Posts Tagged ‘depression’

The effects of depression on risks of stroke in young women

In a statement on its journal Stroke, the American Heart Association revealed that the costs of stroke treatment are likely to increase by 20% by 2013. This projection is a worrisome one, especially for the 45 to 64-year-old demographic, which is considered to be at highest risk of suffering from a stroke.



Among this demographic, those suffering from depression are known to have higher risks of stroke. Meanwhile, a new study now suggests that the association is even stronger in younger women.

A study conducted by Australian researchers tracked about 10,500 women with the average age of 52 and without a history of stroke. The women were surveyed every three years for 12 years, and it was found that about 24 percent were depressed at each survey.



The researchers found that depression almost doubled the risk for stroke, even when factors like age, education, blood pressure, heart disease, alcohol intake, physical activity, smoking, diabetes, and body mass index were accounted for. A previous study on the same subject found that the risk was increased by 30 percent, although the average age in the 2011 study was 14 years older. Additionally, there are studies that found no increased risk in people over 65.

The study is considered as merely an addition to the growing body of knowledge on the effect of depression on the risks of certain diseases on people. Larger studies are needed to determine whether depression truly does nearly double the risks in younger women.



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Depression: Understanding, preventing, and treating it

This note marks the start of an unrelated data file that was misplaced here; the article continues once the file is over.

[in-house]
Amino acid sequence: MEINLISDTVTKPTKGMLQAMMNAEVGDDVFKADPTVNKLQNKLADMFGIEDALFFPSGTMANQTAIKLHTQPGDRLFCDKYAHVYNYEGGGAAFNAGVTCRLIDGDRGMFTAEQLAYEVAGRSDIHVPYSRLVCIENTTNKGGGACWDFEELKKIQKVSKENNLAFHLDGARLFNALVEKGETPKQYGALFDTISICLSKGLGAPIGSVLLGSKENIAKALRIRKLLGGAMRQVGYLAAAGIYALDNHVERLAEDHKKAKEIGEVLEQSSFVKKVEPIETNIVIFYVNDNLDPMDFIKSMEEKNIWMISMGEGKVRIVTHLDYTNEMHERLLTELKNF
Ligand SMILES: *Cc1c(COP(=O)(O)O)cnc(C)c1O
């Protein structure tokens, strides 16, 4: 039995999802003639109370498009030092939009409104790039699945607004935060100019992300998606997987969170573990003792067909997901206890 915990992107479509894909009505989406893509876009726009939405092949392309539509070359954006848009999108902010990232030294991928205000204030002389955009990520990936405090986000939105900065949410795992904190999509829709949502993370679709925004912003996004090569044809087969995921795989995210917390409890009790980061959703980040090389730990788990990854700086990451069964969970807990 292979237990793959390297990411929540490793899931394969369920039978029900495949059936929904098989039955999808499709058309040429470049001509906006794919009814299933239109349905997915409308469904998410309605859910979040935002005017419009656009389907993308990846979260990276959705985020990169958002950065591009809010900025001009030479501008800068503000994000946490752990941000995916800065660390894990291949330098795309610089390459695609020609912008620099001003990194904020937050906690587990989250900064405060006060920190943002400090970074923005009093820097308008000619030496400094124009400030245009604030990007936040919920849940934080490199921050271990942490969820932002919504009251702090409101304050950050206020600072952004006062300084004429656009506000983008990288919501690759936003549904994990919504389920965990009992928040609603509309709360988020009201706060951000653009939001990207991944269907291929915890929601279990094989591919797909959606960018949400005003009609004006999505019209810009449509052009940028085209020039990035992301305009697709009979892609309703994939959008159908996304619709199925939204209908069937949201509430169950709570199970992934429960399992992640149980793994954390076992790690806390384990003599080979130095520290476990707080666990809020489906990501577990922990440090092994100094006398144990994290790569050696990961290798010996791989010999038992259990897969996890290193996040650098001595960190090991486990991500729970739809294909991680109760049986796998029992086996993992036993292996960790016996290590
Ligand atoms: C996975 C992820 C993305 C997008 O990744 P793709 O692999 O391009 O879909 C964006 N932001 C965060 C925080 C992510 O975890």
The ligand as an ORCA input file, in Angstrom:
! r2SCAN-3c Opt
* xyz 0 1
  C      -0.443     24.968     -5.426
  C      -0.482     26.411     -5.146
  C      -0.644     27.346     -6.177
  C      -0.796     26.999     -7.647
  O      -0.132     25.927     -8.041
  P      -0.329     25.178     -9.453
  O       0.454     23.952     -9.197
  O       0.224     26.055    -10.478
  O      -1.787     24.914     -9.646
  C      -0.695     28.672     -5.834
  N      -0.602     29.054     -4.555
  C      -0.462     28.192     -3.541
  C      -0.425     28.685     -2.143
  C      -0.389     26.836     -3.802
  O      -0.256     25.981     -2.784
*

While there are a lot of studies about depression, the answer as to why people get depressed is still unknown. The National Institute of Mental Health (NIH) believes that depression is caused by a combination of genetic, cognitive, and environmental factors, which include trauma, loss of a loved one, financial problems, broken relationships, and even stress.


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Although medical studies have proven that depression can easily be treated, prevention is still the best cure. Doing activities that promote a healthy appearance may make a huge difference in how people who are prone to depression see themselves. In addition, eating healthy, taking some time off for travel and relaxation, and hanging out with friends who can make them laugh and reduce their stress can lessen people’s chances of having a depression episode. Exercise, too, can help prevent depression, as during a vigorous exercise routine, endorphins, which can boost a person’s mood, are released.


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As with any illness, early diagnosis and treatment of depression can lessen both the intensity and the duration of the symptoms, and may even reduce the chances of a relapse. Doctors may use either psychotherapy or medication, or even a combination of both in treating depression. However, treatment, especially through medication, can take weeks before it can truly relieve the patient of the symptoms.


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Depression may be dangerous at times, as extreme cases can sometimes lead to suicidal thoughts. But with enough support from friends and family, it can be prevented.

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